Masterchef USA - as seen in the UK


(John Hartley) #1

Masterchef USA airs in the UK somewhere in the dark recesses of our cable TV, although not on a station available on my package.

One of my regular supermarkets publishes a weekly magazine, usually stuffed with adverts for whatever it is plugging that week. But there’s always some lifestyle sort of articles, including in this week’s a plug for the show, as follows:

“Masterchef USA is so insanely loud and brash (the whooping, the weeping, the fist pumping), it makes Gregg Wallace look like a school librarian. Gordon Ramsay is at his most boastful (I’m the man behind a billion dollar empire) and bullying - bawling like a demented sergeant major. At the end of each challenge he orders the cooks to “put your hands in the air” like they’ve been raided by a SWAT team. Also what exactly are grits? Does anyone know?”

Please don’t blame the messenger if you disagree with this analysis.

(PS: Gregg Wallace is one of the presenters of the UK version)


#2

It is, quite simply, the expected cocky and overbearing American version of almost anything that is done more properly and sedately by the Brits - at least when it comes to current cooking shows IMO. I think the one cooking show that translated pretty well into an American format is/was The Great American Baking Show.

The home cooks are all characters to fit into a certain parameter that has been pre-determined by the producers. There’s always the cocksure cook who is certain that s/he is better than anyone else; there’s always the Midwestern farm wife who cooks plainly, there’s always the very unsure-of-themselves cook who does better than they think they are able, there’s always the cook who has pulled themselves up by their bootstraps to get themselves out of a bad life, blah, blah, blah. Its saving grace is it’s not GR’s Hell’s Kitchen. The American version is absolutely vile.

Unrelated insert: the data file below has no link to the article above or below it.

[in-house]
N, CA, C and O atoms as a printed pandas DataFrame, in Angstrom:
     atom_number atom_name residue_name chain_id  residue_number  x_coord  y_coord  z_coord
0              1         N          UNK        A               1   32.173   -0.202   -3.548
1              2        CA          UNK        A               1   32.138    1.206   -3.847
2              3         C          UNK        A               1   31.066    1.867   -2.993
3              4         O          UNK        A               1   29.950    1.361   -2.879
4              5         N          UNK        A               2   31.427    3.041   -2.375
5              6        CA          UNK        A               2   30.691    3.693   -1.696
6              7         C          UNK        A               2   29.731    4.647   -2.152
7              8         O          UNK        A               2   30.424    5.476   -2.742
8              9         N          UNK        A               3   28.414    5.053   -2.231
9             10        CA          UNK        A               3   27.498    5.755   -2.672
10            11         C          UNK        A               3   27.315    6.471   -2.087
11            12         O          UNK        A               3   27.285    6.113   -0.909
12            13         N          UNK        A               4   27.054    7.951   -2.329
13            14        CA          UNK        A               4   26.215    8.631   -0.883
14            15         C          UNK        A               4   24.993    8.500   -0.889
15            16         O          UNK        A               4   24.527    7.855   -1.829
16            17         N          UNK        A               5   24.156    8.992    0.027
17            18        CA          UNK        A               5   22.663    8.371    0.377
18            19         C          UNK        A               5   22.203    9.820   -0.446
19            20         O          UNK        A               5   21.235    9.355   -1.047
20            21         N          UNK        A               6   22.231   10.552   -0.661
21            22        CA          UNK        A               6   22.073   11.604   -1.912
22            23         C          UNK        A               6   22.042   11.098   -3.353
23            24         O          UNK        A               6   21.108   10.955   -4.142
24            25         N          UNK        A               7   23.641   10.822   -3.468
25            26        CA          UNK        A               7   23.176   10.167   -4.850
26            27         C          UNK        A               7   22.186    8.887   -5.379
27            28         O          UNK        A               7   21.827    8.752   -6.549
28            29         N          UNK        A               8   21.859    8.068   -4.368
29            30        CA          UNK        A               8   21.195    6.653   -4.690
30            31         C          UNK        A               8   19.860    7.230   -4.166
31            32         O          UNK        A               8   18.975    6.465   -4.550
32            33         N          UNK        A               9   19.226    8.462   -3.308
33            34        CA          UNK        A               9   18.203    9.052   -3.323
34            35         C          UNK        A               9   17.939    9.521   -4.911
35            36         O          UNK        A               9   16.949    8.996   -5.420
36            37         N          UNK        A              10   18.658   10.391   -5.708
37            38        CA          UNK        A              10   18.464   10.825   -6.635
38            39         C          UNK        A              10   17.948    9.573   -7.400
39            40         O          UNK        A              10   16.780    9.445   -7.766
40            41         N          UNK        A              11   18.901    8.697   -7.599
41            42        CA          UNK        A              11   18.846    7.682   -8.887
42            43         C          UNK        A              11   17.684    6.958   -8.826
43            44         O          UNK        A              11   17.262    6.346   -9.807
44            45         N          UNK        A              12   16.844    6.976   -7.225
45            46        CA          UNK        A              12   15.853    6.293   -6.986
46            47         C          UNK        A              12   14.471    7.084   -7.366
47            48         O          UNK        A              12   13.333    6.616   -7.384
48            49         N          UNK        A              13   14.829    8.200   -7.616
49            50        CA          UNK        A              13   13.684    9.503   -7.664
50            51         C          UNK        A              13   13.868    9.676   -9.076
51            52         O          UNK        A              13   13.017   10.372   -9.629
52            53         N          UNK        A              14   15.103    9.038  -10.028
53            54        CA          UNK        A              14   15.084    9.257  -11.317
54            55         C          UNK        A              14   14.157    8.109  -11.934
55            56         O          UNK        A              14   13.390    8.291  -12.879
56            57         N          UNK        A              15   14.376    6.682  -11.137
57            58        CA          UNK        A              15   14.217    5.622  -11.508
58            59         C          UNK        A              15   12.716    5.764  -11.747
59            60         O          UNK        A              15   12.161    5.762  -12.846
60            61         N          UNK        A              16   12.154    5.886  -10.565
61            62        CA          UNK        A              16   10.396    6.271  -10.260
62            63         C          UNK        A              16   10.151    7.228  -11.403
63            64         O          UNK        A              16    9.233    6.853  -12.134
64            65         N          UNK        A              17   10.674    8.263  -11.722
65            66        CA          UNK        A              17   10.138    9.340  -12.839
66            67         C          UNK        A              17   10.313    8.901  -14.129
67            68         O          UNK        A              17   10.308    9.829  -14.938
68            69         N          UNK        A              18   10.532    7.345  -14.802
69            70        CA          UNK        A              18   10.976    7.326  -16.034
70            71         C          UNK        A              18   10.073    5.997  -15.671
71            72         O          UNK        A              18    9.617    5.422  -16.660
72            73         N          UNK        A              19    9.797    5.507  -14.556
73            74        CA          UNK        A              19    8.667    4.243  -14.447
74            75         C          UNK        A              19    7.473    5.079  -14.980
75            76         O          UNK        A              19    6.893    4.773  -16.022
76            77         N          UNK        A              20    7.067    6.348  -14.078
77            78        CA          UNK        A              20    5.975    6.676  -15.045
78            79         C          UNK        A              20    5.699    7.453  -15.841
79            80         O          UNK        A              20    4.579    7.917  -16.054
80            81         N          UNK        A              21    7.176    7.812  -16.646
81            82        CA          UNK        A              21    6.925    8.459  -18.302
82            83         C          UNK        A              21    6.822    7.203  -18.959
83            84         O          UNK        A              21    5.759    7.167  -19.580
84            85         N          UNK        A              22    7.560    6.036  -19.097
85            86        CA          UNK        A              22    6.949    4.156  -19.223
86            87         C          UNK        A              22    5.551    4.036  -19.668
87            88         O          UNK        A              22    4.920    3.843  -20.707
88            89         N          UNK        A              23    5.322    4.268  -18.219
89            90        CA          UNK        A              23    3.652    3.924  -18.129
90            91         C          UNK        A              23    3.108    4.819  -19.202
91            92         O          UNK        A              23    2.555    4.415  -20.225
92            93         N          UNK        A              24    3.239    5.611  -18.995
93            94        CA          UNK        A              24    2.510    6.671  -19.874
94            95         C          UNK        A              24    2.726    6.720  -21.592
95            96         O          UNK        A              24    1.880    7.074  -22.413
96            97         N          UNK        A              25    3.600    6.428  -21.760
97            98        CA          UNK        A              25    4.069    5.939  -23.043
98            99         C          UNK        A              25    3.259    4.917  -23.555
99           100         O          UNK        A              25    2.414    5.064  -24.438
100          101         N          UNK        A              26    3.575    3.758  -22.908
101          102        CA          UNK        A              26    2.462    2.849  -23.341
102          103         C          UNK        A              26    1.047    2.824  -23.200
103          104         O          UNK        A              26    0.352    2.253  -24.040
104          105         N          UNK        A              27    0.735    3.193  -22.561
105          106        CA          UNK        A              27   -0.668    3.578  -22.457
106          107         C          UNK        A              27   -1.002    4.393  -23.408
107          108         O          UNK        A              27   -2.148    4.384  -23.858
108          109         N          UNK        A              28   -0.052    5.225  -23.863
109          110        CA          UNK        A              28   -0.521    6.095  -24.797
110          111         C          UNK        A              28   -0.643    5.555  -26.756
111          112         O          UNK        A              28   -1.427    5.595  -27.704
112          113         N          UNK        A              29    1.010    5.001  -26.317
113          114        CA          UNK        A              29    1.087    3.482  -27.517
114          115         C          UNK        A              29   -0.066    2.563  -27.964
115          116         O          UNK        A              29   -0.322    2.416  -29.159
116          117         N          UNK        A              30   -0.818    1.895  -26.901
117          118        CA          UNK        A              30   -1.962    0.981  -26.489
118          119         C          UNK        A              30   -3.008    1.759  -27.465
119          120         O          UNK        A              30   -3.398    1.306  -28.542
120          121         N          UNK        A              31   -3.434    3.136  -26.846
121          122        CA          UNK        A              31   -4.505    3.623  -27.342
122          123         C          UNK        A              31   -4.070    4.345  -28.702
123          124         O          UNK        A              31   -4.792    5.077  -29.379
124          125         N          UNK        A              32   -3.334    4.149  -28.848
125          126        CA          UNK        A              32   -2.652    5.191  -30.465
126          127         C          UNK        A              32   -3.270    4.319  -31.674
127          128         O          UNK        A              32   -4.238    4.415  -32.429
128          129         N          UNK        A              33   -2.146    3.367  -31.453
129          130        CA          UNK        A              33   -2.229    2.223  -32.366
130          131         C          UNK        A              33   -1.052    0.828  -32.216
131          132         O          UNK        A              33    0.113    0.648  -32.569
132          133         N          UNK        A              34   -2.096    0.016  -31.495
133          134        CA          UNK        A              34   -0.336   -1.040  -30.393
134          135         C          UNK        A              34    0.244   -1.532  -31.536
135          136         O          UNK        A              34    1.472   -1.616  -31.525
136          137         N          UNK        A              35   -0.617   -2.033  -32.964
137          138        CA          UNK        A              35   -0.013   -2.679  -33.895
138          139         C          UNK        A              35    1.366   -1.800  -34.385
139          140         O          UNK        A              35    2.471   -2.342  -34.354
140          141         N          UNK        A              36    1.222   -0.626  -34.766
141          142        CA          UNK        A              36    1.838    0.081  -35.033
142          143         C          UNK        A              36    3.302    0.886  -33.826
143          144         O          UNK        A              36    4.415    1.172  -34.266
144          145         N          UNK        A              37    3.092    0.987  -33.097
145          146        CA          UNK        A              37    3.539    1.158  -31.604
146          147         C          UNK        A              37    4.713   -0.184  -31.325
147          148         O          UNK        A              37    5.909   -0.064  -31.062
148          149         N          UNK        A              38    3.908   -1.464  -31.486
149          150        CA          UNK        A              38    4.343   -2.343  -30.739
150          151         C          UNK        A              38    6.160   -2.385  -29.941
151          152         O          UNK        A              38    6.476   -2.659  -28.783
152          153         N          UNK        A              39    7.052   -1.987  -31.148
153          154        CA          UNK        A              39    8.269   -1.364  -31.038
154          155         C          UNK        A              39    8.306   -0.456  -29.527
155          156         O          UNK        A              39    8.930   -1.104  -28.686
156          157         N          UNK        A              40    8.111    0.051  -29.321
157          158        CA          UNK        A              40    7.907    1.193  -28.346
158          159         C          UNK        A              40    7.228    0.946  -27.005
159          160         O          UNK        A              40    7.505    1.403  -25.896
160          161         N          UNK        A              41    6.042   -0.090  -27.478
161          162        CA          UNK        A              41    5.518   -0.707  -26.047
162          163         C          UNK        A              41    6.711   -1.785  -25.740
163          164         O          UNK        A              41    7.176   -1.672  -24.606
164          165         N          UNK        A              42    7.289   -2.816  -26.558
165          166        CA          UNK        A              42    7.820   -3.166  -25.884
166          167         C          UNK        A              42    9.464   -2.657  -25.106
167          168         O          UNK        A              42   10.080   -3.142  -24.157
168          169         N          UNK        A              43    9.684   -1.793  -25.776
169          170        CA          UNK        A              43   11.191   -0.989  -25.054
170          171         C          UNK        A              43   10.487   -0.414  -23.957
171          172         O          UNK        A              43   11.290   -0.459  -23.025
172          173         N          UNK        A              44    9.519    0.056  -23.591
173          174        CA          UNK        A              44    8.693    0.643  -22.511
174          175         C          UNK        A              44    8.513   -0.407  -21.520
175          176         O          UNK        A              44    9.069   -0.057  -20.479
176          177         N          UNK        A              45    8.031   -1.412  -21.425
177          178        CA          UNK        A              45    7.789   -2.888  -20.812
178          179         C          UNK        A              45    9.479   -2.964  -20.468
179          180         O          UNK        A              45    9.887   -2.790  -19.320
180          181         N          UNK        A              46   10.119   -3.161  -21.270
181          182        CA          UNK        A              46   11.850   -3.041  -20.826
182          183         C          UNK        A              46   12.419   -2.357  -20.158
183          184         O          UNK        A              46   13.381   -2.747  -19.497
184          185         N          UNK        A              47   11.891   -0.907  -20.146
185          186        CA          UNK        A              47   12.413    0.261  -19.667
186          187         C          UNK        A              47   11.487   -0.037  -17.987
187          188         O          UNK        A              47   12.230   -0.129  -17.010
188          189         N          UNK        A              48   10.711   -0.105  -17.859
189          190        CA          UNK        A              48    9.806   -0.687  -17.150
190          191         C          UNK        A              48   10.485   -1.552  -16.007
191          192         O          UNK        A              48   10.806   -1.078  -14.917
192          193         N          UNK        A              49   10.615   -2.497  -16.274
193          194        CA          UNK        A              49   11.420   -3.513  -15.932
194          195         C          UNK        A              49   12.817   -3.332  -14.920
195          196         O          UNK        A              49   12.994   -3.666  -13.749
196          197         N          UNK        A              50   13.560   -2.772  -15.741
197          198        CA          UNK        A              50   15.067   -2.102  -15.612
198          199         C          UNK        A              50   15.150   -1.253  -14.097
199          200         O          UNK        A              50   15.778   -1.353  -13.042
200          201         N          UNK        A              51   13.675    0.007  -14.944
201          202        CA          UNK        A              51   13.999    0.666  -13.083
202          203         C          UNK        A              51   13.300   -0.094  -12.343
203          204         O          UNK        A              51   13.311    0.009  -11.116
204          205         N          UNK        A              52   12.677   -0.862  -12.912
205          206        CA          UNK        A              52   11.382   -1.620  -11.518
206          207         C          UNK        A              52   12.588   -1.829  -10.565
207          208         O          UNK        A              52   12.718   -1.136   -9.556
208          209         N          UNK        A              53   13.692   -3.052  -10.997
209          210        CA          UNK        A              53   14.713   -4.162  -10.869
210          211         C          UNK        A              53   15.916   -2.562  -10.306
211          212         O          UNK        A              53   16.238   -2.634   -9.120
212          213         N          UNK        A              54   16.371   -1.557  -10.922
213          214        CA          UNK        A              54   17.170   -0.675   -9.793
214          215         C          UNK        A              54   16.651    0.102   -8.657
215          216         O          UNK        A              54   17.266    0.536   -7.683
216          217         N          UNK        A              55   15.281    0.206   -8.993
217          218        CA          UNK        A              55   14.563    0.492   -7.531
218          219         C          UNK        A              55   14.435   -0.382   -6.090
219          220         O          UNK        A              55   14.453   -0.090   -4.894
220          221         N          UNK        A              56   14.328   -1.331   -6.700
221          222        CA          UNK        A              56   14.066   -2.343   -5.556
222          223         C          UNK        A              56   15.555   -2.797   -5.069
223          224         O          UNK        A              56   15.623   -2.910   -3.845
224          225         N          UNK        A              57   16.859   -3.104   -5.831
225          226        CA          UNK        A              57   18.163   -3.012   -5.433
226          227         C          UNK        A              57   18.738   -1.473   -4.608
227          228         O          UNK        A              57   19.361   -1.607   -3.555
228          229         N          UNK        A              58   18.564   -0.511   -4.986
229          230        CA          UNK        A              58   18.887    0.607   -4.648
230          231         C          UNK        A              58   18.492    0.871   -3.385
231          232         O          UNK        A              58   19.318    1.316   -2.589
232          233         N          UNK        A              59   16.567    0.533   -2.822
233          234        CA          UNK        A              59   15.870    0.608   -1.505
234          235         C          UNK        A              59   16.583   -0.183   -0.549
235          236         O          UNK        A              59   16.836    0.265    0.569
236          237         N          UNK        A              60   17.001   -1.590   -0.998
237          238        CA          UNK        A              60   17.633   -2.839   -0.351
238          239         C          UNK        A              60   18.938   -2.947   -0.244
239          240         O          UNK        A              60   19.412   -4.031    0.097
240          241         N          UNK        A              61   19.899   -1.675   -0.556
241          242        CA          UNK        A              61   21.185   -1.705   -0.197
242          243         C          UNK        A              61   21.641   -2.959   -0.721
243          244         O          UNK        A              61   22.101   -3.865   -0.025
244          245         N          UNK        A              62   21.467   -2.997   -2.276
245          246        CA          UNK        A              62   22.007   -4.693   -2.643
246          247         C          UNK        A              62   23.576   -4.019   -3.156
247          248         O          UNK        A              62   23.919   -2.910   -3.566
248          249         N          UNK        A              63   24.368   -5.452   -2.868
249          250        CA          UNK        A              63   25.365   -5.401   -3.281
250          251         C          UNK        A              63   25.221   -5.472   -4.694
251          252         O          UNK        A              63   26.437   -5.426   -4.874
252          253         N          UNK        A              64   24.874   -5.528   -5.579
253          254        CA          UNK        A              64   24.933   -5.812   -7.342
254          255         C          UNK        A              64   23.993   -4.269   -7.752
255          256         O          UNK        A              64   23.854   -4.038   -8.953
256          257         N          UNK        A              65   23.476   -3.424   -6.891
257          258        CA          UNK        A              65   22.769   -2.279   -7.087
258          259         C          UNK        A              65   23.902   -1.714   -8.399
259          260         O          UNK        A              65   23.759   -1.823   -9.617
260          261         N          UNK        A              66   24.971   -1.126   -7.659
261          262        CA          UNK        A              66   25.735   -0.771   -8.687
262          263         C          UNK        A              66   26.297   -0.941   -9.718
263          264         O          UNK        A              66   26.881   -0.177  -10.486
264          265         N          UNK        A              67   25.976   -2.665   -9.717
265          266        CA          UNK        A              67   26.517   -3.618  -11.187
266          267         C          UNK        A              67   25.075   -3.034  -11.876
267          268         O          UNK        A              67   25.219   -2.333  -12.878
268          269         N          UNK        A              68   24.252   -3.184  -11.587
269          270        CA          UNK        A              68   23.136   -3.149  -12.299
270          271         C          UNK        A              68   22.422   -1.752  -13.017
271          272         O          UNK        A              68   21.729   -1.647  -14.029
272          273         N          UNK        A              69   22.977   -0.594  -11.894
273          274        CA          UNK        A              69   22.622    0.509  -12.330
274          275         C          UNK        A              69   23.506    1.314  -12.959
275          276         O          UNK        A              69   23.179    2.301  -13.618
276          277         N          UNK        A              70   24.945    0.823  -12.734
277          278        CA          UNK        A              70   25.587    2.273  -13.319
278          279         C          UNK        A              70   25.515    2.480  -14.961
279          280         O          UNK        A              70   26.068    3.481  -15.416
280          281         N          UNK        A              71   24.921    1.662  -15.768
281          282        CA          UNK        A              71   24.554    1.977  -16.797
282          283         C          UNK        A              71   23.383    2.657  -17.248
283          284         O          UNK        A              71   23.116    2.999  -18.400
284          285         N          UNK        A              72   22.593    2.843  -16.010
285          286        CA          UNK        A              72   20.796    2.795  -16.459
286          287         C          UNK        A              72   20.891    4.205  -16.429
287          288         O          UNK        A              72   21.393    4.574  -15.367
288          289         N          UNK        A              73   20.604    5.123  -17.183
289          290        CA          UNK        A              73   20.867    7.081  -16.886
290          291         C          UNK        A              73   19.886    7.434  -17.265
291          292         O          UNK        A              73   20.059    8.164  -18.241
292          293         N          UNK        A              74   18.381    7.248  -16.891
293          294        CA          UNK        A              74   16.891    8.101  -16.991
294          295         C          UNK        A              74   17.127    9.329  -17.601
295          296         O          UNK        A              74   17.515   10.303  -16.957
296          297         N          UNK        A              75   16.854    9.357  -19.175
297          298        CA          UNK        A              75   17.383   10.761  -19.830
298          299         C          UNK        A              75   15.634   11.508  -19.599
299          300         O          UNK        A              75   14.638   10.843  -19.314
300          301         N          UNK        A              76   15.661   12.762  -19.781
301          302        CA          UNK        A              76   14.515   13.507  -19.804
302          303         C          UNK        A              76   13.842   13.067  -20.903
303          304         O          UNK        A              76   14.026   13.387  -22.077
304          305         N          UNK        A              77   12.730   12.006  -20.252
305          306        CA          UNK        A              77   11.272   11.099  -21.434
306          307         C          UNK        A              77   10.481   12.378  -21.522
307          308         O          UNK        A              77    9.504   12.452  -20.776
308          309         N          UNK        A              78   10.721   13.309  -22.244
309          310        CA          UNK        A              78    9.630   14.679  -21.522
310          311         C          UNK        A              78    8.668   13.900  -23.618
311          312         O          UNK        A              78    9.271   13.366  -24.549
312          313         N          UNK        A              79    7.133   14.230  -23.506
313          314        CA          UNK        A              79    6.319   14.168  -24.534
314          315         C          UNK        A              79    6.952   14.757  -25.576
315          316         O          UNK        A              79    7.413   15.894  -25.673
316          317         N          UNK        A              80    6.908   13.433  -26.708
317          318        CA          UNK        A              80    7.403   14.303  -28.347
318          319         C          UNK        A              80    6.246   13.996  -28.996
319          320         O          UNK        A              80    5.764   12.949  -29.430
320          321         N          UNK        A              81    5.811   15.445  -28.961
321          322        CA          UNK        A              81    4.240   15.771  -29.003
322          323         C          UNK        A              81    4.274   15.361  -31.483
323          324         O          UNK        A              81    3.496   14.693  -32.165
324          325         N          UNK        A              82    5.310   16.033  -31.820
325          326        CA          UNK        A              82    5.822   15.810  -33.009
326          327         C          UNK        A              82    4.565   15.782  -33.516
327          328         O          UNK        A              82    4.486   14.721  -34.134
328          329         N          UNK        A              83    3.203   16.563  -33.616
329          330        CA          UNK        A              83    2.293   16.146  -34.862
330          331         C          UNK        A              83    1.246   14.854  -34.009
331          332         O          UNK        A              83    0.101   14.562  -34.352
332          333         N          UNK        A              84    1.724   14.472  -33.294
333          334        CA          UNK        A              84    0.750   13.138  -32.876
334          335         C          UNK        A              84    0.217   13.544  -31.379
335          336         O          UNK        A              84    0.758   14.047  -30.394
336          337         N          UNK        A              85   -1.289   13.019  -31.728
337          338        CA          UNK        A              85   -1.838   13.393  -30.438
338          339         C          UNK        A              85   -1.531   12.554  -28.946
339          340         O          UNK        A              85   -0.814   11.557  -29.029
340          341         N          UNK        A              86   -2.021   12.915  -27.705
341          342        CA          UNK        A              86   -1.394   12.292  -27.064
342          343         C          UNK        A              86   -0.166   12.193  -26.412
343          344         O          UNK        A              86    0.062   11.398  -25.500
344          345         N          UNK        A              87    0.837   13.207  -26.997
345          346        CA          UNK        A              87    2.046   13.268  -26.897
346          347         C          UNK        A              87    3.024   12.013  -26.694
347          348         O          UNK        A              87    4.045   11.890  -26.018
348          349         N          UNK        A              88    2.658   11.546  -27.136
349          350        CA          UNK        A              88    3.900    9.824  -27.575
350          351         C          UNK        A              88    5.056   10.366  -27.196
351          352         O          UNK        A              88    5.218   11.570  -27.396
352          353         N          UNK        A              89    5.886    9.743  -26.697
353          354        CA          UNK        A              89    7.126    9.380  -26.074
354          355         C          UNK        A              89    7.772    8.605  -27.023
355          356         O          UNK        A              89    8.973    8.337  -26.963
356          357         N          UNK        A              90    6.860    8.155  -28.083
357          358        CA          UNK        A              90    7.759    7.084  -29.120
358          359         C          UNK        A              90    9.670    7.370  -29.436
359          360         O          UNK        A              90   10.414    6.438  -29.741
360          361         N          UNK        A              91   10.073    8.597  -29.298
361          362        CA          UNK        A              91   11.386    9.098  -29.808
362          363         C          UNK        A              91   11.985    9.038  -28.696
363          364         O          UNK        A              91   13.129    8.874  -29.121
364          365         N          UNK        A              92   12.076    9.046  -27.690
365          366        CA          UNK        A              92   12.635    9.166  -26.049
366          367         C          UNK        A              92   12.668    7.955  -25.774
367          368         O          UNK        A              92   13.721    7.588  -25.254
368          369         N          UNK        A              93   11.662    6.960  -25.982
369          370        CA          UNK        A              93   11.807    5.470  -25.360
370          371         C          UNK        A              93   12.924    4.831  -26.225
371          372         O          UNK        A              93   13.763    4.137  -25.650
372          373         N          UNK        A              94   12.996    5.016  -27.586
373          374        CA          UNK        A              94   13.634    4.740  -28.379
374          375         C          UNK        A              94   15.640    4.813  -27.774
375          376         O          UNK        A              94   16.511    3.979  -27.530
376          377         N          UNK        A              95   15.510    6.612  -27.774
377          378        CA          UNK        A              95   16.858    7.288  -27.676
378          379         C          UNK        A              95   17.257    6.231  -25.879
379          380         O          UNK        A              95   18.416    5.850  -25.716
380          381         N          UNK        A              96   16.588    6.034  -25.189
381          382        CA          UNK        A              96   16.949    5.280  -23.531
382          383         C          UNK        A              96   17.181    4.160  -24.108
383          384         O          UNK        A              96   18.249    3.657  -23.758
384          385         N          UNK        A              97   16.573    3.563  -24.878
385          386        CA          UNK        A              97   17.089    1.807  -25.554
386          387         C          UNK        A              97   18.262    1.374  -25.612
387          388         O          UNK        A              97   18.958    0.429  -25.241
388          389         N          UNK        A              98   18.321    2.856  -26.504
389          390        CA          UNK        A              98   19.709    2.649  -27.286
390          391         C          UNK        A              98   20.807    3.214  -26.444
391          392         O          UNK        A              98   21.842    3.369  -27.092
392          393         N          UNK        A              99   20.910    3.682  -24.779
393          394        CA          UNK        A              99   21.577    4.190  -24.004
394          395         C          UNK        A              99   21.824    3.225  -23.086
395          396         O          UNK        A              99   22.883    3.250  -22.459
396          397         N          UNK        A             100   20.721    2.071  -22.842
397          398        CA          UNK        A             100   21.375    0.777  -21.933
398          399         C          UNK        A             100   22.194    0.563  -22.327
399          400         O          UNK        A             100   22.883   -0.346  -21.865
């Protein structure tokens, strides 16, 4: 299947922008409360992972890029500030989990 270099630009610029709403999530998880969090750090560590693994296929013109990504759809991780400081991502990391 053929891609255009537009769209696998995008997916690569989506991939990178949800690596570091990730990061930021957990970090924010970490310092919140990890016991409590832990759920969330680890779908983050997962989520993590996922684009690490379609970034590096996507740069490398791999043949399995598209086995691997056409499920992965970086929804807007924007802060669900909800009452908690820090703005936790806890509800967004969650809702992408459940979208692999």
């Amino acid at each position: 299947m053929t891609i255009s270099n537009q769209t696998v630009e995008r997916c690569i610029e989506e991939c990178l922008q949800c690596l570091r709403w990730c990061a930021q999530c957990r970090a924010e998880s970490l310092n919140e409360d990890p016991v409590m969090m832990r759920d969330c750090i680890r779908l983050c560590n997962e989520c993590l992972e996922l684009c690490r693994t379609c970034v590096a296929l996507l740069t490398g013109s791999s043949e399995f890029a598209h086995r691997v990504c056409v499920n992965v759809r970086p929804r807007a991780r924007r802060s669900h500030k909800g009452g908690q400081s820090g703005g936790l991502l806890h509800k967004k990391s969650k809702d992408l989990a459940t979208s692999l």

However, as for the last sentence from your market’s lifestyle article, “What exactly are grits, does anyone know?” Well, this show can at least tell those in the U.K. what they are. Cooking shows from other countries introduces us all to different foods - that’s not a bad thing, is it?


(John Hartley) #3

The cooks are usually stereo typical in the UK version “Great British Bake-off”. Guaranteed to have someone very young (who may also be the very attractive young woman, - but that may be someone else). Always an older person. Always a camp gay person and someone who may or may not turn out to be gay (you have to wait till episode 7 for them to mention a partner). And the cocksure guy who is better than everyone else - and gets eliminated in week 2.


(:@)) :@)) ) #4

I never knew! From your descriptions I don’t think it’s the kind of programme for me.

I can watch Australian version but I never want to. Did see a few episodes of the UK version but it was a long time ago.


#5

I would agree with that analysis.


(John Hartley) #6

Not generally. Although I might make an exception for grits. I think I’ve eaten them three times - none with any enjoyment.


#7

I’ve had them once - and I’m not sure I like them either. LOL But I do love the scene(s) in “My Cousin Vinny” about what is a grit and magic grits. :laughing:


#8

Grits are a Southern and Texas thing. They need lots of butter and pepper and a touch of salt.


(John Hartley) #9

I tell a lie. Looking back on my notes, I see I had them, with shrimp, at Zynodoa in Staunton, VA - and quite enjoyed it. But exceptions prove the rule. It’s like polenta - love it when it’s firmed up and fried but don’t like “wet” polenta.